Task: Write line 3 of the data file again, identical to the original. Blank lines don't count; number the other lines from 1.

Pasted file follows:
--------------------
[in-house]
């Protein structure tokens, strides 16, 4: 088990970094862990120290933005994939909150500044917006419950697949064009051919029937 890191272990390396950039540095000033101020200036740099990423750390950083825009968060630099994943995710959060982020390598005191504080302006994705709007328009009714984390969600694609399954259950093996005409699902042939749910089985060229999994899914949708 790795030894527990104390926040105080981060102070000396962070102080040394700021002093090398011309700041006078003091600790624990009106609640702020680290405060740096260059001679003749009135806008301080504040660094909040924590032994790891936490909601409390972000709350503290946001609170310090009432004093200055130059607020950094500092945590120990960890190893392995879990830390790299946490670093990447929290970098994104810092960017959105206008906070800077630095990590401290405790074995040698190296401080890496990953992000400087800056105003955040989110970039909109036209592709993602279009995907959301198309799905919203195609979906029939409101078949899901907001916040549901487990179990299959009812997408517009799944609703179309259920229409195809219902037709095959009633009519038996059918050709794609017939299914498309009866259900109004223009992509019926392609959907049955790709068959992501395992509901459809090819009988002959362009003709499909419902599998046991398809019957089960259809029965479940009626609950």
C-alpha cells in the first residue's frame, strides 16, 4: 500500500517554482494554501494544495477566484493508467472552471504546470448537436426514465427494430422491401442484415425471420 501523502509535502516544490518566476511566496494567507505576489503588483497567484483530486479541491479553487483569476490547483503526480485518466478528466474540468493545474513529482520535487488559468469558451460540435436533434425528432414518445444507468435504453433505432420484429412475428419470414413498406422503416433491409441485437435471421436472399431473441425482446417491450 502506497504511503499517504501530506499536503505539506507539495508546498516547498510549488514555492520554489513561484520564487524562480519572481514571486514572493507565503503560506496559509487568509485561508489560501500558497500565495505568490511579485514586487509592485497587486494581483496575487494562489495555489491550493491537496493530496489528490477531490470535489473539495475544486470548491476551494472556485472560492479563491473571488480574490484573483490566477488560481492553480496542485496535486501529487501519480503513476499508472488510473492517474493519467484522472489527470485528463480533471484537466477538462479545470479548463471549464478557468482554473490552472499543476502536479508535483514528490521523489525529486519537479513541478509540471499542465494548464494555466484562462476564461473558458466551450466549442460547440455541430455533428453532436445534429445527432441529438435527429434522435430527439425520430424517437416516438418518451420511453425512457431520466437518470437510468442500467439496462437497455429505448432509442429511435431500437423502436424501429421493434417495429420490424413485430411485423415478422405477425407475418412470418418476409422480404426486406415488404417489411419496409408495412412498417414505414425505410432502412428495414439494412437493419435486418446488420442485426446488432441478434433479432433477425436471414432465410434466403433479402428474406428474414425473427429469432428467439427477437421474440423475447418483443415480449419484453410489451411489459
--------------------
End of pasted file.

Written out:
C-alpha cells in the first residue's frame, strides 16, 4: 500500500517554482494554501494544495477566484493508467472552471504546470448537436426514465427494430422491401442484415425471420 501523502509535502516544490518566476511566496494567507505576489503588483497567484483530486479541491479553487483569476490547483503526480485518466478528466474540468493545474513529482520535487488559468469558451460540435436533434425528432414518445444507468435504453433505432420484429412475428419470414413498406422503416433491409441485437435471421436472399431473441425482446417491450 502506497504511503499517504501530506499536503505539506507539495508546498516547498510549488514555492520554489513561484520564487524562480519572481514571486514572493507565503503560506496559509487568509485561508489560501500558497500565495505568490511579485514586487509592485497587486494581483496575487494562489495555489491550493491537496493530496489528490477531490470535489473539495475544486470548491476551494472556485472560492479563491473571488480574490484573483490566477488560481492553480496542485496535486501529487501519480503513476499508472488510473492517474493519467484522472489527470485528463480533471484537466477538462479545470479548463471549464478557468482554473490552472499543476502536479508535483514528490521523489525529486519537479513541478509540471499542465494548464494555466484562462476564461473558458466551450466549442460547440455541430455533428453532436445534429445527432441529438435527429434522435430527439425520430424517437416516438418518451420511453425512457431520466437518470437510468442500467439496462437497455429505448432509442429511435431500437423502436424501429421493434417495429420490424413485430411485423415478422405477425407475418412470418418476409422480404426486406415488404417489411419496409408495412412498417414505414425505410432502412428495414439494412437493419435486418446488420442485426446488432441478434433479432433477425436471414432465410434466403433479402428474406428474414425473427429469432428467439427477437421474440423475447418483443415480449419484453410489451411489459